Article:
I swore to all the ancient Gods of Soup that I would never write a follow-up to BIRTHDAYS FOR THE DEAD. I mean, what would be the point? BIRTHDAYS was my way of making life incredibly difficult for myself – I was going to have a bash at a Shakespearean tragedy. A proper one, where a powerful man is brought to ruin by his own actions (with a little help from his enemies, of course). You can’t write a follow-up to that, can you? There isn’t a HAMLET II – This Time It’s Personal! Macbeth didn’t kick off a series where he and the missus travel around 11th Century Scotland solving mysteries. No, because once you’ve put a character through that kind of wringer, there’s nothing of them left but a flattened shell and a puddle of sticky gloop.
BIRTHDAYS was going to be a one off and I’d return to my Logan McRae series, full of the joys of spring… Then the book came out, and people started emailing me demanding what happened next to Ash Henderson and his ‘delightfully quirky’ sidekick, Dr Isobel MacDonald. ‘SURELY IT CAN’T END THERE!!!’ They typed. In block capitals. ‘Oh yes it bloody can.’ I’d type back.
But every time I did, I found another little niggling slice of doubt taking up residence in the back of my head. Perhaps they were right? Perhaps there was more painful sticky goop to wring from Ash Henderson. After all, it had been fun torturing him instead of Logan for a change. And as Oldcastle is a completely made-up city I can do whatever the hell I want with it, and no one can complain because I said a street was one-way, when it really wasn’t.
And last, but in no way least, let’s not forget that after what I’d done to Ash last time, he was going to be almost impossible to resurrect. It would be a monster of a job. A proper forehead-keyboard-basher of a book to write. I could make my life difficult all over again.
So I did. I sat down and I filled three separate notebooks with scrawled ideas and doodles of penguins wielding flamethrowers. Until two things happened – one: I got bored of drawing penguins, and two: something finally clicked. I could bring Ash Henderson back from the pit I’d thrown him into. I could sharpen the knives and torture him again.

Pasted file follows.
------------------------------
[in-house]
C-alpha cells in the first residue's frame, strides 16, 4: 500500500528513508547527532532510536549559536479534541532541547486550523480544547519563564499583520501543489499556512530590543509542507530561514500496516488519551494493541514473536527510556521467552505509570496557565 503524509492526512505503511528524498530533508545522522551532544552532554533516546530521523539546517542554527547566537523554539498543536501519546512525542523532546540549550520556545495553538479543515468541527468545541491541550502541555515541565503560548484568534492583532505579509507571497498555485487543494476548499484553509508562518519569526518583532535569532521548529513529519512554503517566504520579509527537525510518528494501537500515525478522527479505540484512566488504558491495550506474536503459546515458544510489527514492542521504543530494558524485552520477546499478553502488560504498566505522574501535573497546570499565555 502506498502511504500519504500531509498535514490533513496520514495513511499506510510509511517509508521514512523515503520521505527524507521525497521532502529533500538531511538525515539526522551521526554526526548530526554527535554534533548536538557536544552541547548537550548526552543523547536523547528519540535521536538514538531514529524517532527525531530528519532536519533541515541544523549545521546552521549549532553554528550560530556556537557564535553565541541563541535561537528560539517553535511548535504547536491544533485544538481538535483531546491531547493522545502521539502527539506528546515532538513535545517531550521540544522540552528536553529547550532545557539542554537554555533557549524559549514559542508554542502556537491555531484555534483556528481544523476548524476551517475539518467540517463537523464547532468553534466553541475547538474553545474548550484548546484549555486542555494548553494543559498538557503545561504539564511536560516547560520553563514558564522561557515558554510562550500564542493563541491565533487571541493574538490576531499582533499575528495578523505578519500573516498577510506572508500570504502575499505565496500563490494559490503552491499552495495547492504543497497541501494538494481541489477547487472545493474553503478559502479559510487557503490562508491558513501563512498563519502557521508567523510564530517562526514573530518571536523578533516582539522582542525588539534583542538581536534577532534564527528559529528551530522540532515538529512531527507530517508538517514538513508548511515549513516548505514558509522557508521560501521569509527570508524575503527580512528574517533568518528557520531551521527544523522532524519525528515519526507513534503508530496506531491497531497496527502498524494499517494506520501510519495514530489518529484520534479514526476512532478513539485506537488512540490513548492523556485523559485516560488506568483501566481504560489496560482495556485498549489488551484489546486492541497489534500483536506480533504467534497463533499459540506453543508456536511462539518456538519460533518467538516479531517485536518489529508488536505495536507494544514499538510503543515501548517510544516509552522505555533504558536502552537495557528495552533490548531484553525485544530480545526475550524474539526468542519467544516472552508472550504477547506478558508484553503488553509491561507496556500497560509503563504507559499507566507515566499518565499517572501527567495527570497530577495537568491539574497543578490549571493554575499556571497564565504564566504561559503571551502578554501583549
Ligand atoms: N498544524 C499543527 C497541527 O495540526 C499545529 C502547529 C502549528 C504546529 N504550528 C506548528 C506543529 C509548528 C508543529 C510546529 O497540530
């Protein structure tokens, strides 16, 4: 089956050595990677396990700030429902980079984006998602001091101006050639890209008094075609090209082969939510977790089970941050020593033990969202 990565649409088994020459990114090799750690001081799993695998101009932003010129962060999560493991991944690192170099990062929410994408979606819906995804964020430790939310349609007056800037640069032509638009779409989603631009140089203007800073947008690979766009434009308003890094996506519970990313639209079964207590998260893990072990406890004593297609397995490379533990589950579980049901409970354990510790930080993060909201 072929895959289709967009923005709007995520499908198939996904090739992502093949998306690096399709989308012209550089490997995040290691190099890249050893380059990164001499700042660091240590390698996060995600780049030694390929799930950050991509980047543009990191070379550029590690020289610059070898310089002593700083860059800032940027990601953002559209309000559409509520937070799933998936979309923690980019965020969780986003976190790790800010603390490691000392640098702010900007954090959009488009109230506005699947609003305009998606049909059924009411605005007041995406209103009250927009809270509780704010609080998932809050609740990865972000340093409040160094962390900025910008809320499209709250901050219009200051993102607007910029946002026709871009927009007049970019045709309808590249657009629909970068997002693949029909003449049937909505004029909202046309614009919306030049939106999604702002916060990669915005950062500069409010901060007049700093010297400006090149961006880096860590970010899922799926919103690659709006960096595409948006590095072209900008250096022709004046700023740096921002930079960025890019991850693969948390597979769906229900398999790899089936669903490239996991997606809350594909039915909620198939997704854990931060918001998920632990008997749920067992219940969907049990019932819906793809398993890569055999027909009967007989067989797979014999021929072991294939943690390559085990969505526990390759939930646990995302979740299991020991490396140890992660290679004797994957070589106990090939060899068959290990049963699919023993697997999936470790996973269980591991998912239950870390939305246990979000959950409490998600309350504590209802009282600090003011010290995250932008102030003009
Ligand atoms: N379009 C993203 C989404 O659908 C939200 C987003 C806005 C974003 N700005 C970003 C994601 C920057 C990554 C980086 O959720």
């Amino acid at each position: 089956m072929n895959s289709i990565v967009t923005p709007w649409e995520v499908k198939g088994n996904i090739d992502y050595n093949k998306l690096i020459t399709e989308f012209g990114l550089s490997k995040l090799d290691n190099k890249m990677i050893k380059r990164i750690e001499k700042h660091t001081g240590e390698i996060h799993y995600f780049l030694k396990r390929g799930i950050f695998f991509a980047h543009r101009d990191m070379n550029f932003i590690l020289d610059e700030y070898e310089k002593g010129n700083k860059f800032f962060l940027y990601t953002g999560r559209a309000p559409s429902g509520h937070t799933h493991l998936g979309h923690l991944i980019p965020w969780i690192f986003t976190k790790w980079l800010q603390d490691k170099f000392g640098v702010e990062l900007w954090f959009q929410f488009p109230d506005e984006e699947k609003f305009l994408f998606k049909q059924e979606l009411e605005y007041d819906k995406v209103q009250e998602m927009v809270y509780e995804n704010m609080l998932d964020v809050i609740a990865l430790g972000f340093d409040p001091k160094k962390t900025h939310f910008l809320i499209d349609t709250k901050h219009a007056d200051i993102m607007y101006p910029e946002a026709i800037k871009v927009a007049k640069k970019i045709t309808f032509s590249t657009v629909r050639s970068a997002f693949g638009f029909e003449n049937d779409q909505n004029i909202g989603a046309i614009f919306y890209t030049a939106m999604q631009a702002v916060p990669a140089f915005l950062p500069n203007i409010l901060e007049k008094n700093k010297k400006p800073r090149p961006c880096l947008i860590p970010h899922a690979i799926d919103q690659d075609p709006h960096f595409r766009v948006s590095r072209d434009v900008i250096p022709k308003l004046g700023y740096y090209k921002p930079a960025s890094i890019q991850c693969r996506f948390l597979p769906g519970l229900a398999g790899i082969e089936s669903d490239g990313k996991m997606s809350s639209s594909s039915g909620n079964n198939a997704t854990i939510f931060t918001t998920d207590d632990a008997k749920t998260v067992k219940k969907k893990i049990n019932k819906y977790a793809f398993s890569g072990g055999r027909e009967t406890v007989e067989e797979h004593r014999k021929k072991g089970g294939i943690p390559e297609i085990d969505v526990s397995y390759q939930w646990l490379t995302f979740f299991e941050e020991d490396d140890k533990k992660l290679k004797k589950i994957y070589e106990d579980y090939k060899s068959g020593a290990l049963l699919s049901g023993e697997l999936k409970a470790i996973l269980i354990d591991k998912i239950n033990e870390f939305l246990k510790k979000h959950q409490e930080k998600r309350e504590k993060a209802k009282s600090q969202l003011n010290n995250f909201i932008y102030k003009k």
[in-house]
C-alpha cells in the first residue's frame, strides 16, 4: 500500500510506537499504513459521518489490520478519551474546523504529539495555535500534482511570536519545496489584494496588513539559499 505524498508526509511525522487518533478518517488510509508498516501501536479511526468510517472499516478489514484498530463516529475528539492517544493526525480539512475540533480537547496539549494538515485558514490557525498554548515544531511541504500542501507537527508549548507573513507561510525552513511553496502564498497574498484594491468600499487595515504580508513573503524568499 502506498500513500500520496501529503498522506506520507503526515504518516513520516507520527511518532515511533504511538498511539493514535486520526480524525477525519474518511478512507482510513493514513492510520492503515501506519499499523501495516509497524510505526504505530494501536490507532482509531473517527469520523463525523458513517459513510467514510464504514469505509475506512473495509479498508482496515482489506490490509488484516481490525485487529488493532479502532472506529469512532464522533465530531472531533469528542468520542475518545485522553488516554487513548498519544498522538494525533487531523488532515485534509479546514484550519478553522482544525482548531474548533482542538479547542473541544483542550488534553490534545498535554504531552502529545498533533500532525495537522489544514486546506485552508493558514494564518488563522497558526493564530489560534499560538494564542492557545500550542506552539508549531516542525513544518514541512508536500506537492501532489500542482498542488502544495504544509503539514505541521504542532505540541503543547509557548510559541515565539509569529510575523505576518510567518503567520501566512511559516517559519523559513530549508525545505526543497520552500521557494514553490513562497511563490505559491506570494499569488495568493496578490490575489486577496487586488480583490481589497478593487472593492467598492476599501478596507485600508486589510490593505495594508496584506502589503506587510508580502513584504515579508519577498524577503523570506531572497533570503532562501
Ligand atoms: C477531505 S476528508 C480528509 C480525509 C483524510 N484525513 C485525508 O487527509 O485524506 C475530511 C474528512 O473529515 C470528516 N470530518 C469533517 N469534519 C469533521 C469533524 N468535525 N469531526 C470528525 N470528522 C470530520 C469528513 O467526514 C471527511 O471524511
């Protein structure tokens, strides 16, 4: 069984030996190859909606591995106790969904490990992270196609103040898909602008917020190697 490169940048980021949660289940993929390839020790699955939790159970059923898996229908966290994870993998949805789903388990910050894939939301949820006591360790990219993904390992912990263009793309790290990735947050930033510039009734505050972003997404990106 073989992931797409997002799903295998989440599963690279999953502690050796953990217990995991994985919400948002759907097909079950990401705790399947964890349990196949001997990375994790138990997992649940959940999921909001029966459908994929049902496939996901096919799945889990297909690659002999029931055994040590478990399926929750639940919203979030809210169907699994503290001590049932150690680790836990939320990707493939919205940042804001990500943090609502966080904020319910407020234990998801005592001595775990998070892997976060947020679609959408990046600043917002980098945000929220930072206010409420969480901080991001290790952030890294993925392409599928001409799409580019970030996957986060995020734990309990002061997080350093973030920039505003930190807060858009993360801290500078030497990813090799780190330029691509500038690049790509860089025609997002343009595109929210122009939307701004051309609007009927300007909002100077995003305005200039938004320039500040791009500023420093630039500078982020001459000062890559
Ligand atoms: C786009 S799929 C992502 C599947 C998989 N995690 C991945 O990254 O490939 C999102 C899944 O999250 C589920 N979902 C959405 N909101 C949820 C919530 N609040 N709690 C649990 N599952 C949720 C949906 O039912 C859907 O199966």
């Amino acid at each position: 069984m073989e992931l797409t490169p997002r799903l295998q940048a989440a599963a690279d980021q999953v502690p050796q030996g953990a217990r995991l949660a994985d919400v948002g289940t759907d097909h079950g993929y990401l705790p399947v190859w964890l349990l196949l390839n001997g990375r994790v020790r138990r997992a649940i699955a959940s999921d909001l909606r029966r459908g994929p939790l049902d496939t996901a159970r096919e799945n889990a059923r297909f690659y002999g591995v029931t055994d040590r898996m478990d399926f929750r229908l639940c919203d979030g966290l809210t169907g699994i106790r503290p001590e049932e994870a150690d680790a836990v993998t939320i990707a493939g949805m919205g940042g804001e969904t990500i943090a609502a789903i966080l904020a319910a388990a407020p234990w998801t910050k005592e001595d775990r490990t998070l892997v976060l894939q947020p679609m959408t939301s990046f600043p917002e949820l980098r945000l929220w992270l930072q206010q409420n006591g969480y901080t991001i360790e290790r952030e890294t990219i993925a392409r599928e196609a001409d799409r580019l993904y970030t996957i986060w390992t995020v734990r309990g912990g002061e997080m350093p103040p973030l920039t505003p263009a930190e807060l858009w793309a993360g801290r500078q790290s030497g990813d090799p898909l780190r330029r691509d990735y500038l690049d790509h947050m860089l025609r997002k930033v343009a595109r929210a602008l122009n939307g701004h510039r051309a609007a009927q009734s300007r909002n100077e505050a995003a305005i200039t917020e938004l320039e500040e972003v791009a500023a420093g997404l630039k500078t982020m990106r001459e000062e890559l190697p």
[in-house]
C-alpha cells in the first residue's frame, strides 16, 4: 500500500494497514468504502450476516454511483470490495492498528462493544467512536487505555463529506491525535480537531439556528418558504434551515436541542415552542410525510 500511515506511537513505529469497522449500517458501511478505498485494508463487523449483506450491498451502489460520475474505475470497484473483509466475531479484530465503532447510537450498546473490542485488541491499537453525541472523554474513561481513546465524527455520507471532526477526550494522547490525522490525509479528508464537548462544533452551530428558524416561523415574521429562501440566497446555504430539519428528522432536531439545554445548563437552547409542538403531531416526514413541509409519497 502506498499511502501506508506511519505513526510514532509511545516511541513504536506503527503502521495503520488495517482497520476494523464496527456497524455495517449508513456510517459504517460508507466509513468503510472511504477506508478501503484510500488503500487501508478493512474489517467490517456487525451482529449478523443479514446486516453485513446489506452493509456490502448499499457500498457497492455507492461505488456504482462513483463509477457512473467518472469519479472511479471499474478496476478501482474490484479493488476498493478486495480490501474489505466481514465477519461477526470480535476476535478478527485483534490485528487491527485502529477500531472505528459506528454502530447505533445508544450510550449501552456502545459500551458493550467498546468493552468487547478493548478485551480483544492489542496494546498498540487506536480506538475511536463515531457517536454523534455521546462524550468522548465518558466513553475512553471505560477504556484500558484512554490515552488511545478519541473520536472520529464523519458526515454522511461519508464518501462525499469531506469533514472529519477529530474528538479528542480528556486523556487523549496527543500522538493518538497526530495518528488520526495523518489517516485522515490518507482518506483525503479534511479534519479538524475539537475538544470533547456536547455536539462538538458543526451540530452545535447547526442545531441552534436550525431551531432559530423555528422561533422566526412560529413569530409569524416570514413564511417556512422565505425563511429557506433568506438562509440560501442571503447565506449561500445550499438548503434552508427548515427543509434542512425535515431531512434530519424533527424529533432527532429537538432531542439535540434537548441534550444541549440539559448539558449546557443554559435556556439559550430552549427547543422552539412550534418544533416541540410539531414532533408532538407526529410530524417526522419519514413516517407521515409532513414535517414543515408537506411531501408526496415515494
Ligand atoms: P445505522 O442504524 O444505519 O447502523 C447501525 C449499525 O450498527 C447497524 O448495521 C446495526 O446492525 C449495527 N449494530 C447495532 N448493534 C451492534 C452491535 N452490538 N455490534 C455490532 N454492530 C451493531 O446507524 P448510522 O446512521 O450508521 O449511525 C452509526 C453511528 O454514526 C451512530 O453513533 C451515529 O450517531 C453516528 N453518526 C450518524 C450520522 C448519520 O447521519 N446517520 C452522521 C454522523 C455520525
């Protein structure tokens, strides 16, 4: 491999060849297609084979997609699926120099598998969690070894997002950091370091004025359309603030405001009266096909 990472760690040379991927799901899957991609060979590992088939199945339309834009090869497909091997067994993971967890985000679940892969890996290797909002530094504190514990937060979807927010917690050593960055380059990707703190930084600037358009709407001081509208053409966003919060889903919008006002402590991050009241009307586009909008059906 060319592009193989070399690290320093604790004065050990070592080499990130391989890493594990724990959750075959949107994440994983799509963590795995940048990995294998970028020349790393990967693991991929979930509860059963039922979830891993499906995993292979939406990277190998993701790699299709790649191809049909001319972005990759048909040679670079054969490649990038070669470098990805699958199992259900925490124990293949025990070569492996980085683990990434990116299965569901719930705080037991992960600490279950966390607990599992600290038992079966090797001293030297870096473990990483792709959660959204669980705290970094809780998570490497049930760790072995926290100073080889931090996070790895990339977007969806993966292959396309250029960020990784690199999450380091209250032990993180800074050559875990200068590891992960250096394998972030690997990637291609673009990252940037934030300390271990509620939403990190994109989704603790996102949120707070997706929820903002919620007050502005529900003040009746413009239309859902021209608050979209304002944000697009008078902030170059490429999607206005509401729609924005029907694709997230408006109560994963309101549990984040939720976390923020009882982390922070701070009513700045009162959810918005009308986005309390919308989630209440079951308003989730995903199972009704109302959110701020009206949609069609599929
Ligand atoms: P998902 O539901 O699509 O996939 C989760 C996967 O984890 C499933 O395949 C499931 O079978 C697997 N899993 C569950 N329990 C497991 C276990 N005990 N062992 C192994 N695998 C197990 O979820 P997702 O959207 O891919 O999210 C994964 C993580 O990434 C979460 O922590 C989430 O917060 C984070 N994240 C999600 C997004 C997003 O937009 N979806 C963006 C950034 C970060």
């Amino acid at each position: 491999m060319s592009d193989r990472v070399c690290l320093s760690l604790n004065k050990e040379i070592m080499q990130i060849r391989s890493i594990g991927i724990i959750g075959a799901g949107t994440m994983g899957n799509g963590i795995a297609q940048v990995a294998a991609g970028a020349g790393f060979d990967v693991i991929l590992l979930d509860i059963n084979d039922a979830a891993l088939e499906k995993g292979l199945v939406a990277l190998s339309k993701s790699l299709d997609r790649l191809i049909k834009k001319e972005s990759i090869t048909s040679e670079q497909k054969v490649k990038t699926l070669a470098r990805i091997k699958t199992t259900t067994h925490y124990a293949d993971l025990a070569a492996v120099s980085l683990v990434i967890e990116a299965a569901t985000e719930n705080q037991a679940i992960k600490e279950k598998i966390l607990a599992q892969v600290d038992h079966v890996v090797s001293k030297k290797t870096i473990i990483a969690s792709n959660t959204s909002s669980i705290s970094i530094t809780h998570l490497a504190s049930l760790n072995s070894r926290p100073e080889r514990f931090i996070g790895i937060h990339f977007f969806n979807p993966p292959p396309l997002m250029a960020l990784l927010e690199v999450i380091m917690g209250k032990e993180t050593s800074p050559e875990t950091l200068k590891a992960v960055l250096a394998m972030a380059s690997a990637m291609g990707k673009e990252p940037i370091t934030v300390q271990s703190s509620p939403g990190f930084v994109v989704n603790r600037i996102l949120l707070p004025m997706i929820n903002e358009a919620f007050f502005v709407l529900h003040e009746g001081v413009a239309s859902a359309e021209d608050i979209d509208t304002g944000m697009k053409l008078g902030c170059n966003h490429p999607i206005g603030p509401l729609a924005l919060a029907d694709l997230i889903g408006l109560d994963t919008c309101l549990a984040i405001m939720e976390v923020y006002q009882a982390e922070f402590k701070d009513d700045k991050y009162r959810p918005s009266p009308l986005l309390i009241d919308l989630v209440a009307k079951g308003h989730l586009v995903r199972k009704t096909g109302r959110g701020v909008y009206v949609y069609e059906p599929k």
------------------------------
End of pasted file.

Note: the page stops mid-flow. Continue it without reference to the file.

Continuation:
That done, it was just a case of pumping my forensic gurus for research (well, I say ‘pumping’, mostly it just involved buying them gin-and-tonics) so I could add a touch of verisimilitude to the sciency stuff. Then pumping my police contacts (for which read, ‘buying biscuits’) for information on how the hell everything was all going to work under the new Police Scotland regime. Honestly, when they decided to smoosh every police force in Scotland into one homogenous blob, no one stopped to think what it would do to all those years of painstaking research we crime writers had done. Right out the window it went.
But difficult and forehead-bangy though it was, writing A SONG FOR THE DYING was a lot of fun too. There’s something very liberating about dealing with characters you can fold in half and force through the wringer again. Squeeze out every last painful drop of sticky goop. No one is safe, they can all be killed off if it makes for a better story. And you don’t have to worry about the consequences, because these characters are never going to return.
Well, I say that now, but how long will that last when the book’s published and the emails start coming in…?
A SONG FOR THE DYING is published by HarperCollins